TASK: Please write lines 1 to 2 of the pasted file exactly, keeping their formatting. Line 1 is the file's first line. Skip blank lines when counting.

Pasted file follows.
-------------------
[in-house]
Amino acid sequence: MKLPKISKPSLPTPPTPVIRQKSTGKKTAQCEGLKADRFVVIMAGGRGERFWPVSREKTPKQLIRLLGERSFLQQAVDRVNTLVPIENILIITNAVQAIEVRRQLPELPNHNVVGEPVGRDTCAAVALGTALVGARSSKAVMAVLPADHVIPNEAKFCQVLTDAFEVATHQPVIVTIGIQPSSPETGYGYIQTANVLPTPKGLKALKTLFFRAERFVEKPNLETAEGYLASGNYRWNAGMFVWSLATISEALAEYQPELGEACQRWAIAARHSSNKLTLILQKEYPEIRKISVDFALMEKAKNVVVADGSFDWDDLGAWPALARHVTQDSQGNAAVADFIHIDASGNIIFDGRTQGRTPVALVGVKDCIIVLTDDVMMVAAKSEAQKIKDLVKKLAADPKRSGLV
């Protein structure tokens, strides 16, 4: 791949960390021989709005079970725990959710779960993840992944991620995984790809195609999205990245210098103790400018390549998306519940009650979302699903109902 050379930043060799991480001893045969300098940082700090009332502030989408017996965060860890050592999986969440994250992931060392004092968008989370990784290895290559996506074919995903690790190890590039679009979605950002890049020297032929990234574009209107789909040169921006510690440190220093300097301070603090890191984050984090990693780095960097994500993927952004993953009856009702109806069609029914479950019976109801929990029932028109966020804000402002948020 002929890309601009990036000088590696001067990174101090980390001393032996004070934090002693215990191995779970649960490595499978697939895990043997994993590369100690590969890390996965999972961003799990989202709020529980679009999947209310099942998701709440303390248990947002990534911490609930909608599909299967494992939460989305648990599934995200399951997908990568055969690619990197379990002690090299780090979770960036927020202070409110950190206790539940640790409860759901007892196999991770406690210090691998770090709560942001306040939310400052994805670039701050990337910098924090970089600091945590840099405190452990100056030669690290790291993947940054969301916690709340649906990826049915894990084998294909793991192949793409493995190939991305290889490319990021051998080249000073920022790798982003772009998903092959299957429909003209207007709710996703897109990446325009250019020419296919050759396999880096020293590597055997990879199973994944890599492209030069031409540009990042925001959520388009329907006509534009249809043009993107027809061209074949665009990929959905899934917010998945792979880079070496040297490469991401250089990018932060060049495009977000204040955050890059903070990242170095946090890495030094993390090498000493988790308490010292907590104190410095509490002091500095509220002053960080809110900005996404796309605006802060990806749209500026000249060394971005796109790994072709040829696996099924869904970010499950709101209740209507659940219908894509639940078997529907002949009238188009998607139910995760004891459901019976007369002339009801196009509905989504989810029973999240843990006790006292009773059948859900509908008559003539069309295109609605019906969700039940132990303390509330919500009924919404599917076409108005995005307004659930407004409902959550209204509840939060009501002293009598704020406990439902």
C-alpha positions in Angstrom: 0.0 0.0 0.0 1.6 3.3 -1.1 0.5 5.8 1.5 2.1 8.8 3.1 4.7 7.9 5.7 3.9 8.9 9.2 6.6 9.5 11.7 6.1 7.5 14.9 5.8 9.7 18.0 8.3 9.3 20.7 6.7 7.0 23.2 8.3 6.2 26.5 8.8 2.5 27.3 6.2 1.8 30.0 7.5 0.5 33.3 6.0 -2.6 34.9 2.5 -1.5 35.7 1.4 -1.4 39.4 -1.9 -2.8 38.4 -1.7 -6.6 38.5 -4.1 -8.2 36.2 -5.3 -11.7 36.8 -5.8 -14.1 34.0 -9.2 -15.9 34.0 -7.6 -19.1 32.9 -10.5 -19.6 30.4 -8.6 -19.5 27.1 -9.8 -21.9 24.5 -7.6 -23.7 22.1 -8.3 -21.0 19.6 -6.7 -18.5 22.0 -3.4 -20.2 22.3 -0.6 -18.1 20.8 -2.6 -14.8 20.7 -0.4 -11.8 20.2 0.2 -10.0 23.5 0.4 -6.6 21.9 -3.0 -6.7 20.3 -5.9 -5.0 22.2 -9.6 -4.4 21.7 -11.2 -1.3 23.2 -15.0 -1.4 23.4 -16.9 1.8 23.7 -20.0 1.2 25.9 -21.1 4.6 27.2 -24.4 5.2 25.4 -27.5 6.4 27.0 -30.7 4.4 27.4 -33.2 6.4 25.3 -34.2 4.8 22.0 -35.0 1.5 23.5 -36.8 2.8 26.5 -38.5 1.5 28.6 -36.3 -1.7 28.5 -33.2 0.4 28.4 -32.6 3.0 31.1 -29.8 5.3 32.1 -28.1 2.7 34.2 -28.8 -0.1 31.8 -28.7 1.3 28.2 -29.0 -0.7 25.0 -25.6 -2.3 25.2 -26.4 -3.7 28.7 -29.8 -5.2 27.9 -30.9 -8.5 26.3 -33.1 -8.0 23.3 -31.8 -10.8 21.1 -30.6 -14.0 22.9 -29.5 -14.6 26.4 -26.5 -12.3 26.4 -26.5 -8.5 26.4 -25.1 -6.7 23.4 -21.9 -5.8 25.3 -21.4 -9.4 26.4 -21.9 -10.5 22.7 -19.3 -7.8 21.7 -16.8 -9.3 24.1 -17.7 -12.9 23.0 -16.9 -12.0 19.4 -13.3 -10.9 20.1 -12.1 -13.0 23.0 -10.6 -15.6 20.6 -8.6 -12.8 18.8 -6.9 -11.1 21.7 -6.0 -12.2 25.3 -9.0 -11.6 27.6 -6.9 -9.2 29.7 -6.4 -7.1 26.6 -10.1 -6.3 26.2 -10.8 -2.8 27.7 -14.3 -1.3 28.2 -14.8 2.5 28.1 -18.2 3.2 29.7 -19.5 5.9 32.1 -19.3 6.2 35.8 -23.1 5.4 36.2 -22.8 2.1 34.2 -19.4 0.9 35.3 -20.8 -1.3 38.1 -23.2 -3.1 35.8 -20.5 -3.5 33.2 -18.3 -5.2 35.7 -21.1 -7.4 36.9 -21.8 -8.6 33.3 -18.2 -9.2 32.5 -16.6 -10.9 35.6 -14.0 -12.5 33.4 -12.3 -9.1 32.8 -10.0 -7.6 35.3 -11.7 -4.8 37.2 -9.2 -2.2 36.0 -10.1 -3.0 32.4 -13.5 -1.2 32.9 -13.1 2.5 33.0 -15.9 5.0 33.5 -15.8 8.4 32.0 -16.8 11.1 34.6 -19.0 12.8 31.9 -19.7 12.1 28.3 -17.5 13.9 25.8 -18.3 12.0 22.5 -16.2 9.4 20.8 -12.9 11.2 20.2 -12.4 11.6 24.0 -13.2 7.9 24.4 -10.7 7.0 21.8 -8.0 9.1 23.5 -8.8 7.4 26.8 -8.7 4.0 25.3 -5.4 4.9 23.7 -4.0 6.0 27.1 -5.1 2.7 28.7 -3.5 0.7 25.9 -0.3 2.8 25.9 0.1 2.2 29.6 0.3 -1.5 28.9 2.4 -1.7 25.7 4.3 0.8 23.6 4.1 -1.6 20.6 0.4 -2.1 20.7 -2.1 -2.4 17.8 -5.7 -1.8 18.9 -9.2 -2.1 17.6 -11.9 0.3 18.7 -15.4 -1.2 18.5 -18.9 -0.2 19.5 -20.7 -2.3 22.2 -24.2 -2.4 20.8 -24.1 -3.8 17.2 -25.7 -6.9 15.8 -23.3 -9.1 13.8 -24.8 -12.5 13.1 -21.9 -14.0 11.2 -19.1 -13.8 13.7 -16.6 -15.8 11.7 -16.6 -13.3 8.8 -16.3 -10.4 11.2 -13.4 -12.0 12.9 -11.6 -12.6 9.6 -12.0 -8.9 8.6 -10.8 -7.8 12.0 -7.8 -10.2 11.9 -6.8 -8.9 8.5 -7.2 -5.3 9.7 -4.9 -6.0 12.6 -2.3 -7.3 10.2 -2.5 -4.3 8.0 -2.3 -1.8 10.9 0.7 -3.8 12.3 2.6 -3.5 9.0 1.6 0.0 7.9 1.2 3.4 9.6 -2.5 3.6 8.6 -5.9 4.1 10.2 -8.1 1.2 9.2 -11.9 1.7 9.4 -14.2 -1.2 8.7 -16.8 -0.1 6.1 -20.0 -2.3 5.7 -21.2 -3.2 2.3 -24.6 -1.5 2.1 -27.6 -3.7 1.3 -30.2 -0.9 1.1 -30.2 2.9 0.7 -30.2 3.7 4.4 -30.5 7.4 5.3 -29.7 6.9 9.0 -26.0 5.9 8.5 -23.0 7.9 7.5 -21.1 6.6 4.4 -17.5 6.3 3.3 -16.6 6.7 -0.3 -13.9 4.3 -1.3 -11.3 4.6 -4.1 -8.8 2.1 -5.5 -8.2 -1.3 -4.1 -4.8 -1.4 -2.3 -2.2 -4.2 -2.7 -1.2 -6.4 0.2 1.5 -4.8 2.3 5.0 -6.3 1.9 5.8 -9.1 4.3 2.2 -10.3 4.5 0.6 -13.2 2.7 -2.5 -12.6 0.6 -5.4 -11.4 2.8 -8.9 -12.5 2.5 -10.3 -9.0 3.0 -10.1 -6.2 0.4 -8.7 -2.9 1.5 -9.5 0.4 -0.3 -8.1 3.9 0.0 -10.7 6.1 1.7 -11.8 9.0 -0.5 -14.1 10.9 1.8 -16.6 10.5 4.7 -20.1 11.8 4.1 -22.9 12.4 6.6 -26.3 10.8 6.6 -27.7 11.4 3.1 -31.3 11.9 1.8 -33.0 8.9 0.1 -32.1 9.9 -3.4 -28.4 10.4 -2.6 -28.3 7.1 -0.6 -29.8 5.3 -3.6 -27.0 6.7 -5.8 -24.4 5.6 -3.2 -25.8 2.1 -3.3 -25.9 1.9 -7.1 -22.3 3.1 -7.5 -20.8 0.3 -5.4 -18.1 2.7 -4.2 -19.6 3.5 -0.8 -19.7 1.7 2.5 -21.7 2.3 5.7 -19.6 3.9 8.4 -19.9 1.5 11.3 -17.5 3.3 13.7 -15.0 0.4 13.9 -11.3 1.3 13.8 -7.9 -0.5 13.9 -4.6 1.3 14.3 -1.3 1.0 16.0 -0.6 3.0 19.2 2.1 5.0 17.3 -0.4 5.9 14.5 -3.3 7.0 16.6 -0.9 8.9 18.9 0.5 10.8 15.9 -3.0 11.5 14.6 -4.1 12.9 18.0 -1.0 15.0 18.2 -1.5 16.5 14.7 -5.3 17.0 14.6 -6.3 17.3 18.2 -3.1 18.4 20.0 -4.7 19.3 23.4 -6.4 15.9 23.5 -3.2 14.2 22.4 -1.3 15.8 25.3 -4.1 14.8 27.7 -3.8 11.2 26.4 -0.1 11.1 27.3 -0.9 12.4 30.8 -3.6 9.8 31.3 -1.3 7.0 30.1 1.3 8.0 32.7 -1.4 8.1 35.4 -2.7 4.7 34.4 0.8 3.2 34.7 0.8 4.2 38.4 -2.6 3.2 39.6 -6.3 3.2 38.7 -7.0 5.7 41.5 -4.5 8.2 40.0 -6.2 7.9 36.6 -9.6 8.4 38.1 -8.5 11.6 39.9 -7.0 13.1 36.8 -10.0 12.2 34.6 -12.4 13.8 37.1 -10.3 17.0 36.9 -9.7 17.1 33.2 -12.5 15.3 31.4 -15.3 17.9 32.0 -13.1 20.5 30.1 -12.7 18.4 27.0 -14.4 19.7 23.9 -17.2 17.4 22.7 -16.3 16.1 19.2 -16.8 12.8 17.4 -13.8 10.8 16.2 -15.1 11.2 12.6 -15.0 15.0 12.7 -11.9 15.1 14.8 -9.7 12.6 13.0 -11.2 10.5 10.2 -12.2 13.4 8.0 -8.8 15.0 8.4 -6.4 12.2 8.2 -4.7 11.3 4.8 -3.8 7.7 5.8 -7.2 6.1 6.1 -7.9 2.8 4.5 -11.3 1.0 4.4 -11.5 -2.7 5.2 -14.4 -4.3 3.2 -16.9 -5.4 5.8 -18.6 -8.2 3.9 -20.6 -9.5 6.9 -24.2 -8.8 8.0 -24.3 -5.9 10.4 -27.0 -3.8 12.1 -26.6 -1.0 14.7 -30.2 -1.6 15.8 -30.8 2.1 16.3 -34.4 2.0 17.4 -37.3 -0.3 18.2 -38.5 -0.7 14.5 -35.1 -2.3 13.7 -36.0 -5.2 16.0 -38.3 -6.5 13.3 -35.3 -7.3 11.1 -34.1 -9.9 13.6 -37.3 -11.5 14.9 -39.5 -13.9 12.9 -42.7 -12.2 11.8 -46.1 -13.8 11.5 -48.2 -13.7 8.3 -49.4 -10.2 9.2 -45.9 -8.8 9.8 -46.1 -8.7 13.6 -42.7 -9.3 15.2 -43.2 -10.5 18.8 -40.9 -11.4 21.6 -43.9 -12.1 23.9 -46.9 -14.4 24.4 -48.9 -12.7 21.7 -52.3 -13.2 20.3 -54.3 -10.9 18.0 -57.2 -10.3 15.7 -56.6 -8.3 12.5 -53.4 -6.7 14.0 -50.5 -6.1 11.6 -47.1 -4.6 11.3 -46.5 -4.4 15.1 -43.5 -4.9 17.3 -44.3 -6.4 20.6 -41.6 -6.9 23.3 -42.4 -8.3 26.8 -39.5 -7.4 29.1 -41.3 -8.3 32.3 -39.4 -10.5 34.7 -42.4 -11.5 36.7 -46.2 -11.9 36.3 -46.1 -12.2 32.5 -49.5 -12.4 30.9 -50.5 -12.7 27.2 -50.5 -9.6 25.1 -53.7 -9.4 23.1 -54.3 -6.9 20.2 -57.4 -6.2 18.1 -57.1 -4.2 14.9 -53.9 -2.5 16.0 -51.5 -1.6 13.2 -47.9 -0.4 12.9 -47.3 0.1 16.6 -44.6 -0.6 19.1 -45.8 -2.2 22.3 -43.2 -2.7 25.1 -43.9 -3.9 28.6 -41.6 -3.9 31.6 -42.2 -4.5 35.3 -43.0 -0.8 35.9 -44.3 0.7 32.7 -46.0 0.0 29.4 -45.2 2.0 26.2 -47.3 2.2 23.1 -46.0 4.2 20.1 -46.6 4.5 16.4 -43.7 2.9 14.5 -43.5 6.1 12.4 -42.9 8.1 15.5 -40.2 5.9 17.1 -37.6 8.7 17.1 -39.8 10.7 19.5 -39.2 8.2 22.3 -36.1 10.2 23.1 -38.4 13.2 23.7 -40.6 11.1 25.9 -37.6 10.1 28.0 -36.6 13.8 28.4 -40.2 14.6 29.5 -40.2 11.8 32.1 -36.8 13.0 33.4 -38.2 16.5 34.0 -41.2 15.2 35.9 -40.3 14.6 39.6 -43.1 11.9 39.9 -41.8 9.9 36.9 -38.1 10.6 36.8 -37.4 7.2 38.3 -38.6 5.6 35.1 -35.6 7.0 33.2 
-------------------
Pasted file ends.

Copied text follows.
[in-house]
Amino acid sequence: MKLPKISKPSLPTPPTPVIRQKSTGKKTAQCEGLKADRFVVIMAGGRGERFWPVSREKTPKQLIRLLGERSFLQQAVDRVNTLVPIENILIITNAVQAIEVRRQLPELPNHNVVGEPVGRDTCAAVALGTALVGARSSKAVMAVLPADHVIPNEAKFCQVLTDAFEVATHQPVIVTIGIQPSSPETGYGYIQTANVLPTPKGLKALKTLFFRAERFVEKPNLETAEGYLASGNYRWNAGMFVWSLATISEALAEYQPELGEACQRWAIAARHSSNKLTLILQKEYPEIRKISVDFALMEKAKNVVVADGSFDWDDLGAWPALARHVTQDSQGNAAVADFIHIDASGNIIFDGRTQGRTPVALVGVKDCIIVLTDDVMMVAAKSEAQKIKDLVKKLAADPKRSGLV